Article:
The Denouement

Written by  //  August 27, 2010  //  National Politics  //  1 Comment

The wait is finally over. After months of haggling, posturing, and disagreements real and imagined, running to a script resembling a Bollywood movie, the Civil Liability for Nuclear Damages Bill, 2010 passed in the Lok Sabha last Wednesday. 17 of the 18 amendments proposed by the Union Cabinet were accepted without excessive questioning. Jaswant Singh eloquently supported the Bill. Prithviraj Chavan gallantly reciprocated. Manmohan Singh robustly defended himself against allegations of being an American stooge. The Left continued to bicker about their ideology which resembled a broken record being played again and again by its stubborn owner with the irrational hope that one day it will magically restart. No such magic ensued. At the end of it all, a simple voice vote settled it. The nuclear bill was through.

At the heart of the debate was the contentious issue of recourse against suppliers in Clause 17 of the Bill. Much newsprint and television airtime has been spent on this provision. Most of it was well spent, representing critical public opinion on a matter of significant national interest. But as the issue became a knotty legal imbroglio, I wish the television anchors realised their limitations. Or perhaps they switched to attempting stand-up comedy. In which case they were doing a fantastic job. See

The Newshour Debate

In this post I deal with possible implications of “Clause 17: Right of Recourse” the major bone of political contention in the home stretch of the Bill. Contrary to popular belief, a provision for recourse is not focally about the liability of American suppliers representing a complete sellout by the Indian government of national sovereignty and our millions of impoverished citizens who may be affected by a potential nuclear catastrophe. If you believed it, the Left’s PR machine did its job very well. Legally, the provision deals with the issue of situations under which the operator of a nuclear establishment, who has exclusive liability in compensating victims in nuclear accidents can recover such amounts paid to the victims from suppliers. Thus at the outset it is clear that the provision has nothing to do with victims at all. Irrespective of who is at fault, the victim is not left uncompensated. It is a provision dealing with the bilateral relation between the operator of a nuclear plant and the supplier.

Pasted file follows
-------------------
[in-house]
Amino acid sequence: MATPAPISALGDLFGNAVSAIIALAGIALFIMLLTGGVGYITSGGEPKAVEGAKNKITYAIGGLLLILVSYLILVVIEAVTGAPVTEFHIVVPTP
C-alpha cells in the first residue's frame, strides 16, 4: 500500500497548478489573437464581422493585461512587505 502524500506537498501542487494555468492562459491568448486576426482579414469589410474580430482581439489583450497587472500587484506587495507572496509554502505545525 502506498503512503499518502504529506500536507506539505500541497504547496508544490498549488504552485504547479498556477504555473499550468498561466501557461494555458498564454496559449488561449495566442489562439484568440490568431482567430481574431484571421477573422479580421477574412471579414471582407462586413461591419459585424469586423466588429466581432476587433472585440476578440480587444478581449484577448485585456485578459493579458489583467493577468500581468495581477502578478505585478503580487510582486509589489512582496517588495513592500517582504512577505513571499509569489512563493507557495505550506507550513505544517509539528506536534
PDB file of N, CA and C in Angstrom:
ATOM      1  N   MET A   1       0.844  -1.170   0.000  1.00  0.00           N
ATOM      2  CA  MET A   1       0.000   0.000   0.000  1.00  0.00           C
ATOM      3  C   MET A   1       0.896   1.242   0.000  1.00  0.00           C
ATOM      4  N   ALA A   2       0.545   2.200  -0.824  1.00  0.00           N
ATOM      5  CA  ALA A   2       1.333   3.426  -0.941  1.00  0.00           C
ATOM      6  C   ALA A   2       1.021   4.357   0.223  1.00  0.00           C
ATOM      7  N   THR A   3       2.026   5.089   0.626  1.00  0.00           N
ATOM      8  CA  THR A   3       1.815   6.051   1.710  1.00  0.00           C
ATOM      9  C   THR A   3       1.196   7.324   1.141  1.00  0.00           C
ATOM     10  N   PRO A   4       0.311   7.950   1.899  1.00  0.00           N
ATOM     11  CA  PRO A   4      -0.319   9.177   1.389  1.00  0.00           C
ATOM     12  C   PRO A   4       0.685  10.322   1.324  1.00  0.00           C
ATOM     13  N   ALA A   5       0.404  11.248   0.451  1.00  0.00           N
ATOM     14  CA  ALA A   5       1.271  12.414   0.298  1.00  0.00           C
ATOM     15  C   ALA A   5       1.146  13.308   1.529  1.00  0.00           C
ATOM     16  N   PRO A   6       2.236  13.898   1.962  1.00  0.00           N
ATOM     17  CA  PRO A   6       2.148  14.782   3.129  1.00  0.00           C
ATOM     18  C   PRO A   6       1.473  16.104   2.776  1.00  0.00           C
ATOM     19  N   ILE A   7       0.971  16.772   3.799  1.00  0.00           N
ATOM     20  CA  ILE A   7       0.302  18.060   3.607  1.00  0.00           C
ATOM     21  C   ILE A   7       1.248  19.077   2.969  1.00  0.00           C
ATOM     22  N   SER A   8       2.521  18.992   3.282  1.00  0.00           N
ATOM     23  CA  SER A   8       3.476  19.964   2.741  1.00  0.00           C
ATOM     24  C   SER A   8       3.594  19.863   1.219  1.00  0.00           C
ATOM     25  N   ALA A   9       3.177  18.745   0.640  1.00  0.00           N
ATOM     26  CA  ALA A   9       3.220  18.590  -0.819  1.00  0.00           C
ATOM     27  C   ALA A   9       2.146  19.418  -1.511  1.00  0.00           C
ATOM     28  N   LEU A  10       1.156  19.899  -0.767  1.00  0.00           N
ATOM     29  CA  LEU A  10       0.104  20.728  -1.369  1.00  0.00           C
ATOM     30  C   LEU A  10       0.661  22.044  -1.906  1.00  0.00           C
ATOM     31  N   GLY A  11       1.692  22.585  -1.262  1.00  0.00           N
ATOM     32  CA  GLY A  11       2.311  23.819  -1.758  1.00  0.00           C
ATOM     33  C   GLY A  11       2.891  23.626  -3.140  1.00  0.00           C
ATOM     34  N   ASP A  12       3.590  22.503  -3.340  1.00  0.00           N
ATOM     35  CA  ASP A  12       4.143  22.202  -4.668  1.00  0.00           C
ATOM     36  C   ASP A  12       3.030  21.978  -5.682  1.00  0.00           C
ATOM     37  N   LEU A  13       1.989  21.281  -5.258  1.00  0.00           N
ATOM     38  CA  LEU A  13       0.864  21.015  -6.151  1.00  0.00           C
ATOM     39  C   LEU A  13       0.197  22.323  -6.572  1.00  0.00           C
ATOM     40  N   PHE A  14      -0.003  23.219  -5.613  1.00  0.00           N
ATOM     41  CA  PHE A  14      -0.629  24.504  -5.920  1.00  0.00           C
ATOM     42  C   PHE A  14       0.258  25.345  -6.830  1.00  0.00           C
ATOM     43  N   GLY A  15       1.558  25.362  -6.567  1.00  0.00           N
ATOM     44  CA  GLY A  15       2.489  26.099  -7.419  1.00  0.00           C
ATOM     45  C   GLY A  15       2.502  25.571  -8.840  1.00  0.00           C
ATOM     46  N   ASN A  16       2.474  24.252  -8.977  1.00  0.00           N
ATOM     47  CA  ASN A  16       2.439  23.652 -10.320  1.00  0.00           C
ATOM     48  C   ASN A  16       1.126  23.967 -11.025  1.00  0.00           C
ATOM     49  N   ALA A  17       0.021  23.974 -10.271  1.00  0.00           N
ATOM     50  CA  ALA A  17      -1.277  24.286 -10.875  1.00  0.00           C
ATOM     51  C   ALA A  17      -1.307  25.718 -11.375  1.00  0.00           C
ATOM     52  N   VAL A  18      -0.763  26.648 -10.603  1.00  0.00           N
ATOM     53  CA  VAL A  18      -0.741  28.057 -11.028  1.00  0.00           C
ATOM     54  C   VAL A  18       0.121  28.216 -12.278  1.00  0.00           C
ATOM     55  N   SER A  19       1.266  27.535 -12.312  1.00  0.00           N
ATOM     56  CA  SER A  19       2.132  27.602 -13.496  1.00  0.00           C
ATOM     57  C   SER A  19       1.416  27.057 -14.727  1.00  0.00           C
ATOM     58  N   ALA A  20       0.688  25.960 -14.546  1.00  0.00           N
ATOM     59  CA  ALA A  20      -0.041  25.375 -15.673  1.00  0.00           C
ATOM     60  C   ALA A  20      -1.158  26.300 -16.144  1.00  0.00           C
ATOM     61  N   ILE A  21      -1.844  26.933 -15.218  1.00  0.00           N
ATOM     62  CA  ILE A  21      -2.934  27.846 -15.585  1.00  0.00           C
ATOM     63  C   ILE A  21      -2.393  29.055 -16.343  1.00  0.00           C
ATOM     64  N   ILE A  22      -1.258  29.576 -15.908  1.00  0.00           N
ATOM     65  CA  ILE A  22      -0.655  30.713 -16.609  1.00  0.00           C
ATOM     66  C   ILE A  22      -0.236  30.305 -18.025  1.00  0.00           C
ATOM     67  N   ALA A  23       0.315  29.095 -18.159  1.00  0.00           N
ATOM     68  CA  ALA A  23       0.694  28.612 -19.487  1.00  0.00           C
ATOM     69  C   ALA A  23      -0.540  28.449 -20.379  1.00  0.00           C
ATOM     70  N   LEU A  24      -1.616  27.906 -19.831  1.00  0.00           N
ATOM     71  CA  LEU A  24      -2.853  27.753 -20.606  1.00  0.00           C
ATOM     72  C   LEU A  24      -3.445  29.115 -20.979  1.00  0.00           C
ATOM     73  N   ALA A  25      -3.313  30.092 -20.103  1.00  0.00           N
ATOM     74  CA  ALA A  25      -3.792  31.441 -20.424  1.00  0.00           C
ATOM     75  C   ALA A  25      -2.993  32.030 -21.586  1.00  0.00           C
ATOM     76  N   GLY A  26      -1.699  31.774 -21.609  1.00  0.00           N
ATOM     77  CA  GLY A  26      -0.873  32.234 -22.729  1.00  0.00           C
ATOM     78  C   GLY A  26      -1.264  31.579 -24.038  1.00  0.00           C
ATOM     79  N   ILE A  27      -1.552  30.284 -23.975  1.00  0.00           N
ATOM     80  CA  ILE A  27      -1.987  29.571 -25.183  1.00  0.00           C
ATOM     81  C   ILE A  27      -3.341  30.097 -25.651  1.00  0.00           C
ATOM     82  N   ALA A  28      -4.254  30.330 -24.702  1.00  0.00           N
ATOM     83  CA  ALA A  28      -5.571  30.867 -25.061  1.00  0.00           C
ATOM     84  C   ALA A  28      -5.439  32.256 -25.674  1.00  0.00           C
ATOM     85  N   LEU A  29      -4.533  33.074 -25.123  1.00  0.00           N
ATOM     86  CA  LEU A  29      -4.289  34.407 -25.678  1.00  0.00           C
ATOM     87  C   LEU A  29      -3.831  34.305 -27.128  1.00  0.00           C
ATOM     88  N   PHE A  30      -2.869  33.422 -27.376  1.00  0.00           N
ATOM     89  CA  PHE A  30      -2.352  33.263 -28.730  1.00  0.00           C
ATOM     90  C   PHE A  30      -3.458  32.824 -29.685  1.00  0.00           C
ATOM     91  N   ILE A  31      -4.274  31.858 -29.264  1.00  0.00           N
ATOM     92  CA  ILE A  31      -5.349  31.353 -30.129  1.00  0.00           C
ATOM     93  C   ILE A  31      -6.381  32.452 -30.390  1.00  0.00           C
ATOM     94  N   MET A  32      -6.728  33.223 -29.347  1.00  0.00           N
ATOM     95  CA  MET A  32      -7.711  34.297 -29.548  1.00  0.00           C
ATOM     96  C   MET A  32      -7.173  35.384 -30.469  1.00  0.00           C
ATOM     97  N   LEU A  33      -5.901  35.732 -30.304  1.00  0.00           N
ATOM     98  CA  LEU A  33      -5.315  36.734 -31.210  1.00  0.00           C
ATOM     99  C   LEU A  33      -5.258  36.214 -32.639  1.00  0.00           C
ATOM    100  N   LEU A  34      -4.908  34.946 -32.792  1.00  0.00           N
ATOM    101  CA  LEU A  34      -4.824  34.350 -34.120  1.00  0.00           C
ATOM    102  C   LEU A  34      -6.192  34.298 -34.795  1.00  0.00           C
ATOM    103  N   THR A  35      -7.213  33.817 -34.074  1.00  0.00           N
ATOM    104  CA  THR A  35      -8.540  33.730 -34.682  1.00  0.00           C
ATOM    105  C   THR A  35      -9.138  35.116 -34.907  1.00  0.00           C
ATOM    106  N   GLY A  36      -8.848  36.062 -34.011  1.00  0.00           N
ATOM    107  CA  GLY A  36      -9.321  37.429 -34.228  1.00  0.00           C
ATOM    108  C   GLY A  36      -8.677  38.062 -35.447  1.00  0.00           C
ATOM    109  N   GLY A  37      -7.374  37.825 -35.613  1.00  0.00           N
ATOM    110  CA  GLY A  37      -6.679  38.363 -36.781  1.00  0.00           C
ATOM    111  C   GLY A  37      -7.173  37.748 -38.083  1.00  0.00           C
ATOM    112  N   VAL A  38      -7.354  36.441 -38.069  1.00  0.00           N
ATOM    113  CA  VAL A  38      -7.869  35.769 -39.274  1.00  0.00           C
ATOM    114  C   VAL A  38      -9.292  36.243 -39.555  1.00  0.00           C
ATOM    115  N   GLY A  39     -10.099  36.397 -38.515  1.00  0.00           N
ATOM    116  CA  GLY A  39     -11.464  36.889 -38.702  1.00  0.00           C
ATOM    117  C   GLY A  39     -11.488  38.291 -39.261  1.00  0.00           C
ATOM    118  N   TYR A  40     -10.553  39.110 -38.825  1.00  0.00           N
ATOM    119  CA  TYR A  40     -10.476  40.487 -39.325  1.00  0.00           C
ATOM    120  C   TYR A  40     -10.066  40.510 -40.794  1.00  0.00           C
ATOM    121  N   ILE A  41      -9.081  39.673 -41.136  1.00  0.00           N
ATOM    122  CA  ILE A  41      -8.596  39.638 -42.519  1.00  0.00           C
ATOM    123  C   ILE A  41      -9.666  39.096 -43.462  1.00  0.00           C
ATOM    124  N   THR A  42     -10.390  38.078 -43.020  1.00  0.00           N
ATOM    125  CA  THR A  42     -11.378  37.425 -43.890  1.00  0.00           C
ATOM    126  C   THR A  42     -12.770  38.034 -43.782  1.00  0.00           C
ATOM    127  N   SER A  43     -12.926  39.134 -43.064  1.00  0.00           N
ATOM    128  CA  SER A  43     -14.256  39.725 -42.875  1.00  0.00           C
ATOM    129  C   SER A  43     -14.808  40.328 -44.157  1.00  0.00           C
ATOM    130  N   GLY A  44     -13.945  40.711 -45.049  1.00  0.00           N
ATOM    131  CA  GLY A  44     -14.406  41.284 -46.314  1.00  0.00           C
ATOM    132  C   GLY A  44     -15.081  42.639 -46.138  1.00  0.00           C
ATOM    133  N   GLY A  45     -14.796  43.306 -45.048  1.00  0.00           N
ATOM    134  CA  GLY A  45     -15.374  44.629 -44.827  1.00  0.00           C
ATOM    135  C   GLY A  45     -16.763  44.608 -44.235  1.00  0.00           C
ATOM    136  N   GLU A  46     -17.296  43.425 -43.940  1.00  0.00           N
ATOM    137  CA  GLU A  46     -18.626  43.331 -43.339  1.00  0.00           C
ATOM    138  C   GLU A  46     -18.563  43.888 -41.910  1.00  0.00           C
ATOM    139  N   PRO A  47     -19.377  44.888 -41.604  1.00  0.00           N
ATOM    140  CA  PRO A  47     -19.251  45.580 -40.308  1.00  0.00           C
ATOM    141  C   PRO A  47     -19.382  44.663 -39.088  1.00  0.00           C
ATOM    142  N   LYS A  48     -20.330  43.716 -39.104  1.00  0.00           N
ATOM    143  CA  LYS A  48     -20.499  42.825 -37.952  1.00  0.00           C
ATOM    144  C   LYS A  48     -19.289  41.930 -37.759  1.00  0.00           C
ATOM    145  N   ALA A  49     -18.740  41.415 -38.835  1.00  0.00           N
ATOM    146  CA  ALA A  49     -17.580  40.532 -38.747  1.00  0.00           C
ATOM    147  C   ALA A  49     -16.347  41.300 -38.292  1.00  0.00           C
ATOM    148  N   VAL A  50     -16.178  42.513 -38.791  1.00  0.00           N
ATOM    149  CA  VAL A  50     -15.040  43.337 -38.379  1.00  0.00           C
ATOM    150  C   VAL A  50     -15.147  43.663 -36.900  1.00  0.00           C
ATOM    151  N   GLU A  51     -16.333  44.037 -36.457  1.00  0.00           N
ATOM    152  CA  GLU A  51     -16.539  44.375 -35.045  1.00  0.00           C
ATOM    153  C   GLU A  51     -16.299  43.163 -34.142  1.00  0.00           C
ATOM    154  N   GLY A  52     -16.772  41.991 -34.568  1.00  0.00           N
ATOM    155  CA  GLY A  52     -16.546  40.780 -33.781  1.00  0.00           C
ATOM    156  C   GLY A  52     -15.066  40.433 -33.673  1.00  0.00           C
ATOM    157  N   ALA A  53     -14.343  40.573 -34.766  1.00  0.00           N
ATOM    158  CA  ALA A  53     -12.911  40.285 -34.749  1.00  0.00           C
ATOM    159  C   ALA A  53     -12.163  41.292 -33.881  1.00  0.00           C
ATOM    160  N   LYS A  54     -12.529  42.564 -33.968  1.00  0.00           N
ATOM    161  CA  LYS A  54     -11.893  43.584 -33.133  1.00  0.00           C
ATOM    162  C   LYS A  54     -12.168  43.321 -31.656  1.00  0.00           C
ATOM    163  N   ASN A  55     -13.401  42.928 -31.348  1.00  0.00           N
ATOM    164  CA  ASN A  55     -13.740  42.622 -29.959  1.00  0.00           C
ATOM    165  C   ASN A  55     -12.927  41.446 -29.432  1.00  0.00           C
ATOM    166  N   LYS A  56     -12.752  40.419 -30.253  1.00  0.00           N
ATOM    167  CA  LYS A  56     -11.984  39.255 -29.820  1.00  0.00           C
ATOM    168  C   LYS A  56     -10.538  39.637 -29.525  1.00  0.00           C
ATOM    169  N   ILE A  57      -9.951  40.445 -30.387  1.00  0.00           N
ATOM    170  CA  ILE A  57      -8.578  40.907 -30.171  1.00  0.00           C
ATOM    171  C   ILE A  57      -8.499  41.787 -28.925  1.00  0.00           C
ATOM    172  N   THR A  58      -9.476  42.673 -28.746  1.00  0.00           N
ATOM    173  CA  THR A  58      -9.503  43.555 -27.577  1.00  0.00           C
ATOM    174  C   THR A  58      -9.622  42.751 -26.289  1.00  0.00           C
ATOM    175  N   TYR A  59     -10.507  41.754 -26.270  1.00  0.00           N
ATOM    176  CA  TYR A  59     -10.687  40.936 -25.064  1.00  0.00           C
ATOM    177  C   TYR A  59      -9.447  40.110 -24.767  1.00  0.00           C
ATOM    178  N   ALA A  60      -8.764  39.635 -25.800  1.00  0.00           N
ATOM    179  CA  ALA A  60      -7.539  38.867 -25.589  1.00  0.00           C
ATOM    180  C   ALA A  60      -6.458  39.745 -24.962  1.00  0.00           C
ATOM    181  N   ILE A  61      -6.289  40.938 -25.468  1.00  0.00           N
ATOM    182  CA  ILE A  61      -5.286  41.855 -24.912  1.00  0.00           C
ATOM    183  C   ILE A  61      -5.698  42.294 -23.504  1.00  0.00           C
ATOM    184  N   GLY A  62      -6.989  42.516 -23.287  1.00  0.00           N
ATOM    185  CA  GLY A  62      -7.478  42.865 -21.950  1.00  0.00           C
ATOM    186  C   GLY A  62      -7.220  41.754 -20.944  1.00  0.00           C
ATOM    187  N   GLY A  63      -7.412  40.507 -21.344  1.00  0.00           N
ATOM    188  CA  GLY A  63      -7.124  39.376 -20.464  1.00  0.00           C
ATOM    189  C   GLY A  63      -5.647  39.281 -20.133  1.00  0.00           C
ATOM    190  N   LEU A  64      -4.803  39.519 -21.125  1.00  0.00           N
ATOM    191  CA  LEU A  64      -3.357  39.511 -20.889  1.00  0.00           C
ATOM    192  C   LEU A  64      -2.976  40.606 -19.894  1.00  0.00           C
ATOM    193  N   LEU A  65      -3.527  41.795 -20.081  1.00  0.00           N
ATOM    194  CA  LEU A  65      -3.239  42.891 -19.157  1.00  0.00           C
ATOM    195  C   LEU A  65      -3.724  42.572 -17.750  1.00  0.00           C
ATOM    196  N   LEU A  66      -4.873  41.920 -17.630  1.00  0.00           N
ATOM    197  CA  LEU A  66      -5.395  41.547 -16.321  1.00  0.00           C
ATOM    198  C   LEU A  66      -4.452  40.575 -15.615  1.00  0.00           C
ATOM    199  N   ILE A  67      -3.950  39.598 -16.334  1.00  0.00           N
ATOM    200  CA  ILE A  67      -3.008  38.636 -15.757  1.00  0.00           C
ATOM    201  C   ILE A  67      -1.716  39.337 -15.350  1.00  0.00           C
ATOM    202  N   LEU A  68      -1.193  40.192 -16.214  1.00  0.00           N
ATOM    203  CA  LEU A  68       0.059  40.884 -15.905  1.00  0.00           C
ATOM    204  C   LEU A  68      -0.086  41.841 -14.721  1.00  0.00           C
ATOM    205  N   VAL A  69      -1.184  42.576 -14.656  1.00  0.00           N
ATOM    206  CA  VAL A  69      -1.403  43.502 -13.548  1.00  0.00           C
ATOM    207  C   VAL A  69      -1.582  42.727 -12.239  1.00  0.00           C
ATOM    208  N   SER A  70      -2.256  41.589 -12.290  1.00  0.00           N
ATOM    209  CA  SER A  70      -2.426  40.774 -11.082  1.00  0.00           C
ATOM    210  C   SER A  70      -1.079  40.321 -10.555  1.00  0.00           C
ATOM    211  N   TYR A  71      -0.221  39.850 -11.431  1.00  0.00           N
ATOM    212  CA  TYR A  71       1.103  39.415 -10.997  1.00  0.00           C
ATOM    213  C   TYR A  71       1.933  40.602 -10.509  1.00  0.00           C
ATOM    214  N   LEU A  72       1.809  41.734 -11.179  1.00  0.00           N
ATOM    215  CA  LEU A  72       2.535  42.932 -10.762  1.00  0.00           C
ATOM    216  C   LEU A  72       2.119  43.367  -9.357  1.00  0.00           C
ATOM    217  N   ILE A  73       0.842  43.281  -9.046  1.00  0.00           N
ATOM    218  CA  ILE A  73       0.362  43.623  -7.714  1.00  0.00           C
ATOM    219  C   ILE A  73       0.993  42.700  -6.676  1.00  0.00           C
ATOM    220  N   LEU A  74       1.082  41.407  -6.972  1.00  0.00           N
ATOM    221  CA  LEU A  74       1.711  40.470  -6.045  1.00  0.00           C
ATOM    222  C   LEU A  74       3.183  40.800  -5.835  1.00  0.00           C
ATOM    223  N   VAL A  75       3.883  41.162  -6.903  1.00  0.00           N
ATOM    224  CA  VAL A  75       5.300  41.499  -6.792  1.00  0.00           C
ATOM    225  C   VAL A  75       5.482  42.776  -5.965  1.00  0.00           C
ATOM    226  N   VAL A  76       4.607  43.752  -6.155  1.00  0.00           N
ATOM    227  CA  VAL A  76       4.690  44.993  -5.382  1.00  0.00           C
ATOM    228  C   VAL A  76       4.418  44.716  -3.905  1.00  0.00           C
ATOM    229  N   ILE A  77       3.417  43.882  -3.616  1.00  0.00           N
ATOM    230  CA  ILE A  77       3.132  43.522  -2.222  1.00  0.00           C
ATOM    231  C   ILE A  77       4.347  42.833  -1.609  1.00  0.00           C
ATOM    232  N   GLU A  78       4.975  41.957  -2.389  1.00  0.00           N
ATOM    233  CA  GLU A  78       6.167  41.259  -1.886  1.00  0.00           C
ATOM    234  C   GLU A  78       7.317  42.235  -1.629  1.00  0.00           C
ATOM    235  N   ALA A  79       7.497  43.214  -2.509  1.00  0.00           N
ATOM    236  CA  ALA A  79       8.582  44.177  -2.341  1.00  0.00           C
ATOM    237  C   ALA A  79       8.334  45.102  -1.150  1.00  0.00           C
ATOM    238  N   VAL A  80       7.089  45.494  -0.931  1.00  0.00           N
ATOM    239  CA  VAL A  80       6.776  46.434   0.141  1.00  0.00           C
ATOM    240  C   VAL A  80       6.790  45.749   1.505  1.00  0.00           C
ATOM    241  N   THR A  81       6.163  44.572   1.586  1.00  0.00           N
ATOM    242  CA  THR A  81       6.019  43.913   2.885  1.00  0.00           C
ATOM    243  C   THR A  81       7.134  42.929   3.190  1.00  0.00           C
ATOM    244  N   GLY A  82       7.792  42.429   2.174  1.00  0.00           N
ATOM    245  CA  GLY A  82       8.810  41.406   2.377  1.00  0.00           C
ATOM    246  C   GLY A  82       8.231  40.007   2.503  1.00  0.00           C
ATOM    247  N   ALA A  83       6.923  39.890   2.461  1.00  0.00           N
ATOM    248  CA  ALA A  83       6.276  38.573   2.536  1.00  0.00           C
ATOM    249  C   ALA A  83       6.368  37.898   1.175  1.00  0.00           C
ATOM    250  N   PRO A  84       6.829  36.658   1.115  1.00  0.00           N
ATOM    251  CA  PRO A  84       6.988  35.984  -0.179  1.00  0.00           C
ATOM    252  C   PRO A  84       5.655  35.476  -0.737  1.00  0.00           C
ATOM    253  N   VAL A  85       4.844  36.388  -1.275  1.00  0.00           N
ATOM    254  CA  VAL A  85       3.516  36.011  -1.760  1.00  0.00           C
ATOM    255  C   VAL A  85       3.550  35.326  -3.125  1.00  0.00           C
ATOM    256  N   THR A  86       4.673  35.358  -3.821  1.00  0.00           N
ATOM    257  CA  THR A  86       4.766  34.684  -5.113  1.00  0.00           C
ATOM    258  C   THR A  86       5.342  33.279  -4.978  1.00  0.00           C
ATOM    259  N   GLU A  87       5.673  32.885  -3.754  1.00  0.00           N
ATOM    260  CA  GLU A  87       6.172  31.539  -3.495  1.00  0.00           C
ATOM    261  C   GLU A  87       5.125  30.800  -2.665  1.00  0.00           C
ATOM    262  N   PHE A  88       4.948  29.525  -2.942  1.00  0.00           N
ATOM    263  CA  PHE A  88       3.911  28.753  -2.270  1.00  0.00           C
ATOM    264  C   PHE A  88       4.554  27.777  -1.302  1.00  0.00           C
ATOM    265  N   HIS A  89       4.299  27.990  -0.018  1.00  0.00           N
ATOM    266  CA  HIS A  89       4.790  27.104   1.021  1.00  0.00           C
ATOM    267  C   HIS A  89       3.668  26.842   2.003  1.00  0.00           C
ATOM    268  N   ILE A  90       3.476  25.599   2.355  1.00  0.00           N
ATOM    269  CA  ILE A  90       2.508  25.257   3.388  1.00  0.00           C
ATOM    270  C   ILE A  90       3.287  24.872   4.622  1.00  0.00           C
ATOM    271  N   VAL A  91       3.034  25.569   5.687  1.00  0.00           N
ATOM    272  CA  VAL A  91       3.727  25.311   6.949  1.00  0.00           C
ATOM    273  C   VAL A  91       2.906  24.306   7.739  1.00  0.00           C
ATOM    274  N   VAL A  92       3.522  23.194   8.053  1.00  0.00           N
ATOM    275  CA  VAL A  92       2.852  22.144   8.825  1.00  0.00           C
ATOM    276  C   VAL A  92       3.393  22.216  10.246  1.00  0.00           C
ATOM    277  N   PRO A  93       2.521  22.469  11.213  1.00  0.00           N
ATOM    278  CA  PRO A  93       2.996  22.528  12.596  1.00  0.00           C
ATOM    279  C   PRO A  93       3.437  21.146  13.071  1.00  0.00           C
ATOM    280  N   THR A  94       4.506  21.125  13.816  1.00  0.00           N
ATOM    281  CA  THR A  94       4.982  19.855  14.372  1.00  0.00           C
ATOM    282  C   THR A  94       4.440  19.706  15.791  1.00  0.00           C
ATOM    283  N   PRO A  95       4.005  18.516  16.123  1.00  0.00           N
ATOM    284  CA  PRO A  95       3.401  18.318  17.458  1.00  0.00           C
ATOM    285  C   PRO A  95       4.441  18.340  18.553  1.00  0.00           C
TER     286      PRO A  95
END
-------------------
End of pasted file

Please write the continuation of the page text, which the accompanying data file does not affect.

Having clarified this, let’s look at the details of the provision as suggested by the Cabinet (not the final draft). Clause (a) stated that recourse would exist when it was provided for in the contract between the operator and the supplier. Clause (b) stated that when the accident was caused due to the supplier’s defect, with the supplier intentionally providing such defective equipment or material or services, the operator would have recourse. Clause (c) contained a similar provision but replaced supplier with an individual intentionally causing the said damage. Insofar as Clause (a) is concerned international practice shows that contracts between suppliers and operators rarely contain and most often specifically exclude provisions for recourse. Hence in essence it would be a dead letter. For clauses(b) and (c), it does not require a lawyer to figure out the absolute inanity of the provisions. Of course, no supplier would supply equipment with the intention of causing damage– even Arnab Goswami got that! Then why did the Cabinet, clearly a set of smart people aided by a technically competent bureaucracy settle on these words?